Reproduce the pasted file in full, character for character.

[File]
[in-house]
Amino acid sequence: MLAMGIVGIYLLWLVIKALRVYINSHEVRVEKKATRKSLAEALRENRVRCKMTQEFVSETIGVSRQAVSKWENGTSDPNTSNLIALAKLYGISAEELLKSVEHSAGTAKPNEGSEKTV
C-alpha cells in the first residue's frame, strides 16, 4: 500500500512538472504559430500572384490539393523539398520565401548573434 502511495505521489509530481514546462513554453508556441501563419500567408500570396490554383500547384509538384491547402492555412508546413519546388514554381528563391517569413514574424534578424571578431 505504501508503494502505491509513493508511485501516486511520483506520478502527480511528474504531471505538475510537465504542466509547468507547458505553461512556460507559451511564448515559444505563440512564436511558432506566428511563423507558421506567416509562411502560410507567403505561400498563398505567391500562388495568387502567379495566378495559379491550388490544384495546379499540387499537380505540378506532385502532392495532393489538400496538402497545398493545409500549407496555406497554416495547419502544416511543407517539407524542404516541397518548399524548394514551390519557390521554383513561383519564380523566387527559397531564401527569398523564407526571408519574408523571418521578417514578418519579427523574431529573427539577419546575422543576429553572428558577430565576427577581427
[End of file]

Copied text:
[in-house]
Amino acid sequence: MLAMGIVGIYLLWLVIKALRVYINSHEVRVEKKATRKSLAEALRENRVRCKMTQEFVSETIGVSRQAVSKWENGTSDPNTSNLIALAKLYGISAEELLKSVEHSAGTAKPNEGSEKTV
C-alpha cells in the first residue's frame, strides 16, 4: 500500500512538472504559430500572384490539393523539398520565401548573434 502511495505521489509530481514546462513554453508556441501563419500567408500570396490554383500547384509538384491547402492555412508546413519546388514554381528563391517569413514574424534578424571578431 505504501508503494502505491509513493508511485501516486511520483506520478502527480511528474504531471505538475510537465504542466509547468507547458505553461512556460507559451511564448515559444505563440512564436511558432506566428511563423507558421506567416509562411502560410507567403505561400498563398505567391500562388495568387502567379495566378495559379491550388490544384495546379499540387499537380505540378506532385502532392495532393489538400496538402497545398493545409500549407496555406497554416495547419502544416511543407517539407524542404516541397518548399524548394514551390519557390521554383513561383519564380523566387527559397531564401527569398523564407526571408519574408523571418521578417514578418519579427523574431529573427539577419546575422543576429553572428558577430565576427577581427